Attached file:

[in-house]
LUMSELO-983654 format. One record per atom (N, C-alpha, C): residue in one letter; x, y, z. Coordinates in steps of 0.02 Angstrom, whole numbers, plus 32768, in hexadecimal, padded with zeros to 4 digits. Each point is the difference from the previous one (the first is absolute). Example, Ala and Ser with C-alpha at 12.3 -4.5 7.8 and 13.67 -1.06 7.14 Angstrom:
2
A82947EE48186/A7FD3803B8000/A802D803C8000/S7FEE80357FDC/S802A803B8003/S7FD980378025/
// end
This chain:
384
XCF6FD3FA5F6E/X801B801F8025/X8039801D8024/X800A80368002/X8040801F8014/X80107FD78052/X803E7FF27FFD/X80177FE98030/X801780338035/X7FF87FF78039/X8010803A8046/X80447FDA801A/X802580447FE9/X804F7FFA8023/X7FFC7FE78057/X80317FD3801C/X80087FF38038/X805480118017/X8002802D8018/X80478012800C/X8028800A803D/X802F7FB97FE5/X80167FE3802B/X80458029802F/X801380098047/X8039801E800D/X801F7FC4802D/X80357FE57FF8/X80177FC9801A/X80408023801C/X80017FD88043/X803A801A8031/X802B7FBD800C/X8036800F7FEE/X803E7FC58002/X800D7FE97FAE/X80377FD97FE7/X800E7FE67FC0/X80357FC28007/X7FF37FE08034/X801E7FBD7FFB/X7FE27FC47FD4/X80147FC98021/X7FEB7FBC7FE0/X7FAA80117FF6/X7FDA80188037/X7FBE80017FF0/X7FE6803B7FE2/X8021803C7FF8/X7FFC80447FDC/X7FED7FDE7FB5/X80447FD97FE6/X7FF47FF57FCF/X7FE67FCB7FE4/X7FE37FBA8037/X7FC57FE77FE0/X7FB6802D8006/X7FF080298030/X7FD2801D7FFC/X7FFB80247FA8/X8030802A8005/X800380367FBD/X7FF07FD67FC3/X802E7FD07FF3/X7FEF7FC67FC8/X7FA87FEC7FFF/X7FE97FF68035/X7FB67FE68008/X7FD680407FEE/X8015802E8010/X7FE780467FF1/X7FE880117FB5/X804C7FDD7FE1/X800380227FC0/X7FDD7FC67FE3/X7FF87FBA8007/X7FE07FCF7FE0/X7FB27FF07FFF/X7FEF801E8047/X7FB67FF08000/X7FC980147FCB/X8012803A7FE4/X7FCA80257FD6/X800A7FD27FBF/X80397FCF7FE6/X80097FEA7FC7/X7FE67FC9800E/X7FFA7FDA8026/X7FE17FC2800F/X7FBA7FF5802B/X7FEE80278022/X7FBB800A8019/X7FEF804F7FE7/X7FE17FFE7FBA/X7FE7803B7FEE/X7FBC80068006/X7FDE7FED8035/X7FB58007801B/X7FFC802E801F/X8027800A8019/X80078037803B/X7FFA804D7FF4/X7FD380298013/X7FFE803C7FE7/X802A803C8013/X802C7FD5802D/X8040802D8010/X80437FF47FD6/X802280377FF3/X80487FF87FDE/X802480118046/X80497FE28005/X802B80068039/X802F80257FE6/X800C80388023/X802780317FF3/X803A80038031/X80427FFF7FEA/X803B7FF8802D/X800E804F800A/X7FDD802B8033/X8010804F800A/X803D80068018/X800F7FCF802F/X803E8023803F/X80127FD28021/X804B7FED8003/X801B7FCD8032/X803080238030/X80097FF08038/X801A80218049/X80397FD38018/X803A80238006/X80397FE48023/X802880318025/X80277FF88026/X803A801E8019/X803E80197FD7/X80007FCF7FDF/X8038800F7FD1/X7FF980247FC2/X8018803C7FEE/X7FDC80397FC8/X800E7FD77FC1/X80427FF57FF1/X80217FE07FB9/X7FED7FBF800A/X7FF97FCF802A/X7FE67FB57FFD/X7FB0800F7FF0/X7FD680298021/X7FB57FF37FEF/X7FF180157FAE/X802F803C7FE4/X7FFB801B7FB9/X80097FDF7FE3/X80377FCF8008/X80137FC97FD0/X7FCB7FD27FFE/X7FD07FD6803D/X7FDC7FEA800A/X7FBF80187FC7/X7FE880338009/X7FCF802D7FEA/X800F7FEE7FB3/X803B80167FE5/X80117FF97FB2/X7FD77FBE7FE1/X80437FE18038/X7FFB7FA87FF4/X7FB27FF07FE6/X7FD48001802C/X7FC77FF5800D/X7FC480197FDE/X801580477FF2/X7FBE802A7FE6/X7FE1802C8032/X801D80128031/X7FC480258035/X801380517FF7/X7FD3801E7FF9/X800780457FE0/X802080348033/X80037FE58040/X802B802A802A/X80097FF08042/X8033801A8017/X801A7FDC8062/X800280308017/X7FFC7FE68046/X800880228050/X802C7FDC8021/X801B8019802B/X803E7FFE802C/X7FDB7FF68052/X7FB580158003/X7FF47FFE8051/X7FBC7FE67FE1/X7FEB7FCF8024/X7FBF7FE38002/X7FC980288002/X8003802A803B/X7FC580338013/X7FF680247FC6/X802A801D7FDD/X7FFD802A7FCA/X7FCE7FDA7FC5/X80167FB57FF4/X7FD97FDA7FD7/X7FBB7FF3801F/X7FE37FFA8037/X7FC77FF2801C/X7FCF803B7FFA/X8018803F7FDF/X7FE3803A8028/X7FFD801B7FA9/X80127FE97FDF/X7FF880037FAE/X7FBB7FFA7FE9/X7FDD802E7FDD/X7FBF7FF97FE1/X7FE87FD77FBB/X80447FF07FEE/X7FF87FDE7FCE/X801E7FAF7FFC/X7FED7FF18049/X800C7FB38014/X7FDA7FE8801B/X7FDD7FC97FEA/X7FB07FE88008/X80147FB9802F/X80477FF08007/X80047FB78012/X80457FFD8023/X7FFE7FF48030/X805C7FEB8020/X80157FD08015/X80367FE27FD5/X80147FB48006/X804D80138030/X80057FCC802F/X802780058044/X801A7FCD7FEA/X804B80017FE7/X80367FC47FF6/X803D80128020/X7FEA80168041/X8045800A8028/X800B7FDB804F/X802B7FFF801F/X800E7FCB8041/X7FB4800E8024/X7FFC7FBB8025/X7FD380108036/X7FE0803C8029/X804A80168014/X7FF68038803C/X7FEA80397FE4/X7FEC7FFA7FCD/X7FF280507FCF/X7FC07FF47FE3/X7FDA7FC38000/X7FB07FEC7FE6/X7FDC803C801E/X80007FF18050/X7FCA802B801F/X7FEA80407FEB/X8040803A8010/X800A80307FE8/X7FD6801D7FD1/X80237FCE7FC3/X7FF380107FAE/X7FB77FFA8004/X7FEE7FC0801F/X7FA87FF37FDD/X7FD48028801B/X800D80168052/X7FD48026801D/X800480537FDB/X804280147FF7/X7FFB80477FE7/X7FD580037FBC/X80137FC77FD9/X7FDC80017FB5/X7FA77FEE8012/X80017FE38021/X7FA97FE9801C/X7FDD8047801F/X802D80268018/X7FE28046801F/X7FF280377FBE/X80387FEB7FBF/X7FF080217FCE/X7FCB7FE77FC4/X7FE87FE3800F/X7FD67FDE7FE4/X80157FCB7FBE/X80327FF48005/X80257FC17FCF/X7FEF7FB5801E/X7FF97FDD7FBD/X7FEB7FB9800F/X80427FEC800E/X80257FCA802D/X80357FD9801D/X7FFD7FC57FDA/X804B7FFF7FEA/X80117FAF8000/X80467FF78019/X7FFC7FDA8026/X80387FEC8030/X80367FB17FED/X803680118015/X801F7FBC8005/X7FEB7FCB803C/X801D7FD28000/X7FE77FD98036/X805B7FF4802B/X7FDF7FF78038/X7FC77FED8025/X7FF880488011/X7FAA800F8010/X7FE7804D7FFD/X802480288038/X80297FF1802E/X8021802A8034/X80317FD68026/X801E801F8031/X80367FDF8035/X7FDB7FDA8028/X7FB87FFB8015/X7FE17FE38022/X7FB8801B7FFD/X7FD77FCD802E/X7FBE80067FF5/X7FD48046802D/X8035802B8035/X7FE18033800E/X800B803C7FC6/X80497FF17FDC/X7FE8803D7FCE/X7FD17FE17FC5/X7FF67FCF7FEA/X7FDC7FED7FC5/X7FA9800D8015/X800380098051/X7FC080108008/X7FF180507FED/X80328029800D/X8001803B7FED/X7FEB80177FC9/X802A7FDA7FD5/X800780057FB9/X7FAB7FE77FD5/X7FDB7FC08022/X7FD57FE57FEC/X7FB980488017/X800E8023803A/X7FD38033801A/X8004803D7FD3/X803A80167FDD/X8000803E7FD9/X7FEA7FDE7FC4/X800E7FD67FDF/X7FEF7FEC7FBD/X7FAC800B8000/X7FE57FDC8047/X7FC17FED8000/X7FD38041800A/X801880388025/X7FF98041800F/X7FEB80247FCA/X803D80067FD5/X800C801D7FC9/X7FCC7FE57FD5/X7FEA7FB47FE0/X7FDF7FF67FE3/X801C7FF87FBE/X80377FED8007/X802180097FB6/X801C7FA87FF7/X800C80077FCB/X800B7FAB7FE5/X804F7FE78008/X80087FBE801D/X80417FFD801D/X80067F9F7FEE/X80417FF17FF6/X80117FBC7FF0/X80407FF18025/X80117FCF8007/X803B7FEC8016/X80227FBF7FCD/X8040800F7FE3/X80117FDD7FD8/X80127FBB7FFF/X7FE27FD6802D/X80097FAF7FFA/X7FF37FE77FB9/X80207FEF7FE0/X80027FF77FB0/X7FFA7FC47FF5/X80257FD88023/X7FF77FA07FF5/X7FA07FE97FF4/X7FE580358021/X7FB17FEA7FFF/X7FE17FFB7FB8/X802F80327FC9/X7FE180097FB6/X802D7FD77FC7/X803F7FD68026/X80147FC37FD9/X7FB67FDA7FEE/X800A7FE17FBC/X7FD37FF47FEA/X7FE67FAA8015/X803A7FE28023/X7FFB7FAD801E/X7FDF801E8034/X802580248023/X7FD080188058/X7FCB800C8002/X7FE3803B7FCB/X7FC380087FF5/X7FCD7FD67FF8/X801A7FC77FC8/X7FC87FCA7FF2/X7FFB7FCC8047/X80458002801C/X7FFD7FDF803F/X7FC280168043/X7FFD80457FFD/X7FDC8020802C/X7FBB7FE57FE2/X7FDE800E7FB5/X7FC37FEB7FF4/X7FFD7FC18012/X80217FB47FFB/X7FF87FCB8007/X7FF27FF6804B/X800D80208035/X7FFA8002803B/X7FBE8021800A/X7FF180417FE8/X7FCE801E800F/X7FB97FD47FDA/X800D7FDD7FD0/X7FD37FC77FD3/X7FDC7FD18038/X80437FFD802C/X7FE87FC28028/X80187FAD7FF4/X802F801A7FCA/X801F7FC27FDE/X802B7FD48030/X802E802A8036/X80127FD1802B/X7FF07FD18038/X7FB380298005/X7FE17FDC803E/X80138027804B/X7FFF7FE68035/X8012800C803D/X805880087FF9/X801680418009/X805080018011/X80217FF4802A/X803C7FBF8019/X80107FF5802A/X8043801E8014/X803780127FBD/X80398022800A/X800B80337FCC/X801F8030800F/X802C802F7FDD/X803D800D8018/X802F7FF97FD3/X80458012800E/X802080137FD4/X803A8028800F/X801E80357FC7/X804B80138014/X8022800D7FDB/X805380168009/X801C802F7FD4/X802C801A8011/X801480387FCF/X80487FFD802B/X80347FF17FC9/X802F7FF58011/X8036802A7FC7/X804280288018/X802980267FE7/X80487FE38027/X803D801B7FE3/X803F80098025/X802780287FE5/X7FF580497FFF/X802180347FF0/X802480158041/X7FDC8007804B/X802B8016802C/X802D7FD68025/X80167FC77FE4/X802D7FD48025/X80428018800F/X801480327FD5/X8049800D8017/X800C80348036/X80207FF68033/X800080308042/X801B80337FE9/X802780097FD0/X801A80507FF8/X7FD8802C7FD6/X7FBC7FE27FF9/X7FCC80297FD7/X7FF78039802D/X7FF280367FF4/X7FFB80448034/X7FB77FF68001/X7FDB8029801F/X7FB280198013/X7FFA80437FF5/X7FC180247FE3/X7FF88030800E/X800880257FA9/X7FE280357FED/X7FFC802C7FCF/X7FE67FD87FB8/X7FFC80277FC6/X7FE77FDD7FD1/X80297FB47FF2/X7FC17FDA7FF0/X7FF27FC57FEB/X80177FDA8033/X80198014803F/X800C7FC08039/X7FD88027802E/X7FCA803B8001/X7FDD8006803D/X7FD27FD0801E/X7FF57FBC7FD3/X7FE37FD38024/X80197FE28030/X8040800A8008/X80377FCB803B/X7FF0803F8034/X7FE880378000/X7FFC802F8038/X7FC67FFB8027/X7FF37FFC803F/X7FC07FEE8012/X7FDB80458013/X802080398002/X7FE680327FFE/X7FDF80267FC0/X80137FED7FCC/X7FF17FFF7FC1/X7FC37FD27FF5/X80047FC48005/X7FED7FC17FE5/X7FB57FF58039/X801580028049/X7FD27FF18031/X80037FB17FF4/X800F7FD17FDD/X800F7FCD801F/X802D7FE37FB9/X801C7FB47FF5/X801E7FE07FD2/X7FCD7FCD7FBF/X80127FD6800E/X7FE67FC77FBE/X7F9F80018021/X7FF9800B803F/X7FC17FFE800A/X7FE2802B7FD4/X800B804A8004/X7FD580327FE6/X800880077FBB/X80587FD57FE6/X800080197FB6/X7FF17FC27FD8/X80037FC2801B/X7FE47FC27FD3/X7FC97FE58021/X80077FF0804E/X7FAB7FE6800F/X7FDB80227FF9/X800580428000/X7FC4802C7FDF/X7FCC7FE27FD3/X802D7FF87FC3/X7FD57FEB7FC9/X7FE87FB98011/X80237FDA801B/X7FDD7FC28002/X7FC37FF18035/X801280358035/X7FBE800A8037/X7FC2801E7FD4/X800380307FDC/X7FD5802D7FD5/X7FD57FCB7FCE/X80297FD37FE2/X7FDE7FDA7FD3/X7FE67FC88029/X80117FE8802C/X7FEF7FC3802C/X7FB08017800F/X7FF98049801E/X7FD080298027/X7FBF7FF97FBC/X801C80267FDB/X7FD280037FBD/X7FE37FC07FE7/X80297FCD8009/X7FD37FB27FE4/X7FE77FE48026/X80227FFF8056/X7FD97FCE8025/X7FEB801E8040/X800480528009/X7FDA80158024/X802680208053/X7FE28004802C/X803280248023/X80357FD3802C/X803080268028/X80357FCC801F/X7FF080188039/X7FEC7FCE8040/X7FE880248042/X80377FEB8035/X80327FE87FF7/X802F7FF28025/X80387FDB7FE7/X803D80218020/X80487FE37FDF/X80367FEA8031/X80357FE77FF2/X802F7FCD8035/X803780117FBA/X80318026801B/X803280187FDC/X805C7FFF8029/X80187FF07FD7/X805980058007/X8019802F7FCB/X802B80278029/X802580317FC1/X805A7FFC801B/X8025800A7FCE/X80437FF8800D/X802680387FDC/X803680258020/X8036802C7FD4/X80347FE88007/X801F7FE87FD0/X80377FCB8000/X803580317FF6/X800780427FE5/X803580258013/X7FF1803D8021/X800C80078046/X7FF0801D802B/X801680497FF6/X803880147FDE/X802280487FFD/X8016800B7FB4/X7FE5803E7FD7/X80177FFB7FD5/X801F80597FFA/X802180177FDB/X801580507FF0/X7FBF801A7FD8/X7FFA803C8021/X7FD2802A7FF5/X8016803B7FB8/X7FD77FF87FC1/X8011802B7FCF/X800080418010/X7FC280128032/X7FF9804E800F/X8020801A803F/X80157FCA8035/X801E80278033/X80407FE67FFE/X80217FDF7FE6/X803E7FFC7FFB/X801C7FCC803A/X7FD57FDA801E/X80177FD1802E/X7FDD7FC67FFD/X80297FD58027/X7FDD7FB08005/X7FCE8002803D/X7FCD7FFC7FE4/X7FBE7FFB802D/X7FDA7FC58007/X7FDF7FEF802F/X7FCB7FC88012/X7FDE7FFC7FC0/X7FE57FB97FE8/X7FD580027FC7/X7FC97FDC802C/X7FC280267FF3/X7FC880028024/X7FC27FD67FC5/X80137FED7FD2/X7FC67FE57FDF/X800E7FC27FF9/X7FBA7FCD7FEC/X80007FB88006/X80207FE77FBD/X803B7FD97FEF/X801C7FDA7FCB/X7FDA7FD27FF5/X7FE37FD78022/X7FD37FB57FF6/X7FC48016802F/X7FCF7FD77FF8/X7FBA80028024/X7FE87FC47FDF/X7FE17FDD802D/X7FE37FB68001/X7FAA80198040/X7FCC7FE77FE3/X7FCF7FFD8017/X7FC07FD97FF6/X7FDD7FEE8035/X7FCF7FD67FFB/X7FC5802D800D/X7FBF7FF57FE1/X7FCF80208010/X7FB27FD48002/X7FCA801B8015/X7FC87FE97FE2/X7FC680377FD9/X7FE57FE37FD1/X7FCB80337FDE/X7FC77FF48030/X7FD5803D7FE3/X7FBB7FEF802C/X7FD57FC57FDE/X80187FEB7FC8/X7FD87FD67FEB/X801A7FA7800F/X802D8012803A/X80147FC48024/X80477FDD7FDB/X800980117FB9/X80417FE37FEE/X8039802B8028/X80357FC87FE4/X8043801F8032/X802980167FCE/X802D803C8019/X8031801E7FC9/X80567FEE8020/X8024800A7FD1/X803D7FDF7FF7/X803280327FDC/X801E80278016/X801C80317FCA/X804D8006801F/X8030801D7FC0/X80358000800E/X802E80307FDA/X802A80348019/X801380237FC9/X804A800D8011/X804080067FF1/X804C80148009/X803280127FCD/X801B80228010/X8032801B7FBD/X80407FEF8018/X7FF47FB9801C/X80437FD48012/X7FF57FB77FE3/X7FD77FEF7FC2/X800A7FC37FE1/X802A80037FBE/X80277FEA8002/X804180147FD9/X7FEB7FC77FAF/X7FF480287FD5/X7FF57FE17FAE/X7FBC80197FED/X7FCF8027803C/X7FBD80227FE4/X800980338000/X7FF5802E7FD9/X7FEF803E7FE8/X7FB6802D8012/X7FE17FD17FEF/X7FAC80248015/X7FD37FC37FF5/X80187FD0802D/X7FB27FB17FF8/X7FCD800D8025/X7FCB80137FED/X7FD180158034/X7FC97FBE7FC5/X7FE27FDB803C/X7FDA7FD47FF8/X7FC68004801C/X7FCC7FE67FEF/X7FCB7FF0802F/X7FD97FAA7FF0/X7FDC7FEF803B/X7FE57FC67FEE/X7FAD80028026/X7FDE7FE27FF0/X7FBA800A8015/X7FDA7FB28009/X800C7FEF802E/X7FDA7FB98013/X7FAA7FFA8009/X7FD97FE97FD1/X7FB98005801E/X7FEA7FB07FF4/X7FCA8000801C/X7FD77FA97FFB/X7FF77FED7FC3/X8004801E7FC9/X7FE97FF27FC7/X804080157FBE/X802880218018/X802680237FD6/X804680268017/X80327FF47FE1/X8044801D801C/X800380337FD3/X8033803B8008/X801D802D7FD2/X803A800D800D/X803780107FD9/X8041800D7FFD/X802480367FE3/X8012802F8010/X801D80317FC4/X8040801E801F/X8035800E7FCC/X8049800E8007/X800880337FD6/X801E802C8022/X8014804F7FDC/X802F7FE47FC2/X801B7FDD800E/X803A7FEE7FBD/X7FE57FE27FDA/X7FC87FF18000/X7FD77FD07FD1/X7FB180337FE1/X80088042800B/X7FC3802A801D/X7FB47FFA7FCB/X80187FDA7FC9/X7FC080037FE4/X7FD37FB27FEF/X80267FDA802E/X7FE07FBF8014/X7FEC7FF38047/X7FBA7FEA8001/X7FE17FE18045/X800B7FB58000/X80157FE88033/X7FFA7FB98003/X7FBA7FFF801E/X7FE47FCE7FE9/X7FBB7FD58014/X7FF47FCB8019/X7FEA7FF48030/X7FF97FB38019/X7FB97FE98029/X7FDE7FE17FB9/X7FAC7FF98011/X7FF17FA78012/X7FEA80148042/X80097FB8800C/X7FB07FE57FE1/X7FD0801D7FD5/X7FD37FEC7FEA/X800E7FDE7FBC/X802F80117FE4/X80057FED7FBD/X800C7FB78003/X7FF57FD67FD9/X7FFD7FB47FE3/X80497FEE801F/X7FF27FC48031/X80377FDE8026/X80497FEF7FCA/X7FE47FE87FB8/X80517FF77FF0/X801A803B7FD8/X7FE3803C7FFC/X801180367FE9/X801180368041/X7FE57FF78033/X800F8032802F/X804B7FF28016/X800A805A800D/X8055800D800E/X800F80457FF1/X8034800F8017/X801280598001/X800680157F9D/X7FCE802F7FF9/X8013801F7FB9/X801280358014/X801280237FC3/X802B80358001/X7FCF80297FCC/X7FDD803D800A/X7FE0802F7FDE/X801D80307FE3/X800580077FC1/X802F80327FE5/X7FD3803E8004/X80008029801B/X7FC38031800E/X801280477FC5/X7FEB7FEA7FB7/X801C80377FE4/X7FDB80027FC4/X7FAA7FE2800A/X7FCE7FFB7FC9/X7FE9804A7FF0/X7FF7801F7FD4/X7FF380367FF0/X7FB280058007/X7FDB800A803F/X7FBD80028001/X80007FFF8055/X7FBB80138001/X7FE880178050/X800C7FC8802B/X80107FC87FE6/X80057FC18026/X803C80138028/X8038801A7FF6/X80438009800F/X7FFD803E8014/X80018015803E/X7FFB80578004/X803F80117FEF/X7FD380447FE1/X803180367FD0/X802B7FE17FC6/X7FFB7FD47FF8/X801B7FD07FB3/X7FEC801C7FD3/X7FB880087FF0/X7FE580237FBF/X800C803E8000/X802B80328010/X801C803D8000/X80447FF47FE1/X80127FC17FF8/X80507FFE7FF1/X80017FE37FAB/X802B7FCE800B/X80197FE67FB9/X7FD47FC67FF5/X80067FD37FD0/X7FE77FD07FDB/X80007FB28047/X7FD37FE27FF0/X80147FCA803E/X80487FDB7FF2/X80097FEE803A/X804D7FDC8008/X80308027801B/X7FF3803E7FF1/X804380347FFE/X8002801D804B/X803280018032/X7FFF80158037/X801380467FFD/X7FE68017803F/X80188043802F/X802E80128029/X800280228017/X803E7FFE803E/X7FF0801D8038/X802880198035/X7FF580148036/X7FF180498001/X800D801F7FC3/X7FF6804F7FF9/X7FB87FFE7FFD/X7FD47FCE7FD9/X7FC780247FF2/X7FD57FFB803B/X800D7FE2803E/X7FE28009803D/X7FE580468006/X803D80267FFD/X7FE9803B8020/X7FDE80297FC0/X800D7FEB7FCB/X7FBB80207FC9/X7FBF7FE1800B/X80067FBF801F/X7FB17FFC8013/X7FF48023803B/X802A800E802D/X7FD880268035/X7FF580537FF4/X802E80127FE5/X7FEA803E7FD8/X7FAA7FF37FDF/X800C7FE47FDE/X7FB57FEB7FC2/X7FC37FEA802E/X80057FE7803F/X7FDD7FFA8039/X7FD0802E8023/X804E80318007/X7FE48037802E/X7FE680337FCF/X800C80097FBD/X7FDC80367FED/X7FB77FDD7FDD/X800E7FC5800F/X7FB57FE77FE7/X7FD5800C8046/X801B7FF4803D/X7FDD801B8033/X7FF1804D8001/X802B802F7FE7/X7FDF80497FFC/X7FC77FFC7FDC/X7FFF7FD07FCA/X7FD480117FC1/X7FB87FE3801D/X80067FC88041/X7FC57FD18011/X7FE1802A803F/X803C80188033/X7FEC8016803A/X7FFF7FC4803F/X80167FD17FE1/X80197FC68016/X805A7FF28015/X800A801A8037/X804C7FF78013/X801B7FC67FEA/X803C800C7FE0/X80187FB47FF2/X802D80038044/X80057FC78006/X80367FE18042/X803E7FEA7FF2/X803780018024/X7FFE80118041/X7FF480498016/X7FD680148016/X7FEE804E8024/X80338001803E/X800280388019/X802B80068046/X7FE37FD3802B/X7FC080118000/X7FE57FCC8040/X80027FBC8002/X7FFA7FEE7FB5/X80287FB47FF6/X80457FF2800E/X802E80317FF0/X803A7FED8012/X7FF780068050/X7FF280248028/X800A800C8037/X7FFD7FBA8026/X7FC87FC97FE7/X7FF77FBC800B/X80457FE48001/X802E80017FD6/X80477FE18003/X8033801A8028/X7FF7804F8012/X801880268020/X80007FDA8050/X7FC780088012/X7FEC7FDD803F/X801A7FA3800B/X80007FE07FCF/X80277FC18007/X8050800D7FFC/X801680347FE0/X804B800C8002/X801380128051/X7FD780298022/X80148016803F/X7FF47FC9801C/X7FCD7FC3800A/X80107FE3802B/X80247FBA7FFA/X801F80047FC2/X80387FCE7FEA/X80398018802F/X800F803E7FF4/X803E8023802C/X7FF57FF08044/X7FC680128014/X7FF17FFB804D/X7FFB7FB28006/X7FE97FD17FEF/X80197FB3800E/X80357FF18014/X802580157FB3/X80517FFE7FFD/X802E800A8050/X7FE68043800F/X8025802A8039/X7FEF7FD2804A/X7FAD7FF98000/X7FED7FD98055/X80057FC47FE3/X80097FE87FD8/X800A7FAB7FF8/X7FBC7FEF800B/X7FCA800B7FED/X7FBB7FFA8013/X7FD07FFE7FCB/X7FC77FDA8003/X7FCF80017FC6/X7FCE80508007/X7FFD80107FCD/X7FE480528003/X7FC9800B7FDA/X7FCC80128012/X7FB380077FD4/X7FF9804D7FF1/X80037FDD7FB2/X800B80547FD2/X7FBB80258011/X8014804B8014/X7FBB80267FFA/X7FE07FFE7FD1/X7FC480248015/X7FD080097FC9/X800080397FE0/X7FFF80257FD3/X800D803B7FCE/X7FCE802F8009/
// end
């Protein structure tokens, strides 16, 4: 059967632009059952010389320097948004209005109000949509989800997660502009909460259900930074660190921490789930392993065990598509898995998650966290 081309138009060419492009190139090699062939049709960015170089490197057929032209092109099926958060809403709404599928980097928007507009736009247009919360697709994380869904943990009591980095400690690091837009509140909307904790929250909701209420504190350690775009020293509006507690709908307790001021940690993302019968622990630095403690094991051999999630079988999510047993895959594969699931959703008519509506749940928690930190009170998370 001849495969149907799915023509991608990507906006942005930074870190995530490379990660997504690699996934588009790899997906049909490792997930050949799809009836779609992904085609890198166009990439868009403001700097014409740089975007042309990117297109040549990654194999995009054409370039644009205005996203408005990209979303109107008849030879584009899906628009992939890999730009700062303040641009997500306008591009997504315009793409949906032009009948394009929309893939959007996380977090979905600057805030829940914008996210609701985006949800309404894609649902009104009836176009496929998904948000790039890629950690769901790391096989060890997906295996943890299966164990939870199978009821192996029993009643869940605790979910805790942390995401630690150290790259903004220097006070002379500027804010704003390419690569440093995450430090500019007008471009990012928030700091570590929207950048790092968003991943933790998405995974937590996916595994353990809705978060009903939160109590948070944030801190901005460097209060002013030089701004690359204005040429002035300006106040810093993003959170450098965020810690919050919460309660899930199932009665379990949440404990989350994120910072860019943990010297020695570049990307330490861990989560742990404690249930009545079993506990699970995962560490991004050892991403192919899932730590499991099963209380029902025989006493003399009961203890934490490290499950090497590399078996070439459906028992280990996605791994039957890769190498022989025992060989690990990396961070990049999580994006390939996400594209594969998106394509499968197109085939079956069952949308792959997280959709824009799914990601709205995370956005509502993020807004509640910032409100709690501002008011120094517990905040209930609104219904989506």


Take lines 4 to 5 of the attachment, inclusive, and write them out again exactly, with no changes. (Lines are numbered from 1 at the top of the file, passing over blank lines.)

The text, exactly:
A82947EE48186/A7FD3803B8000/A802D803C8000/S7FEE80357FDC/S802A803B8003/S7FD980378025/
// end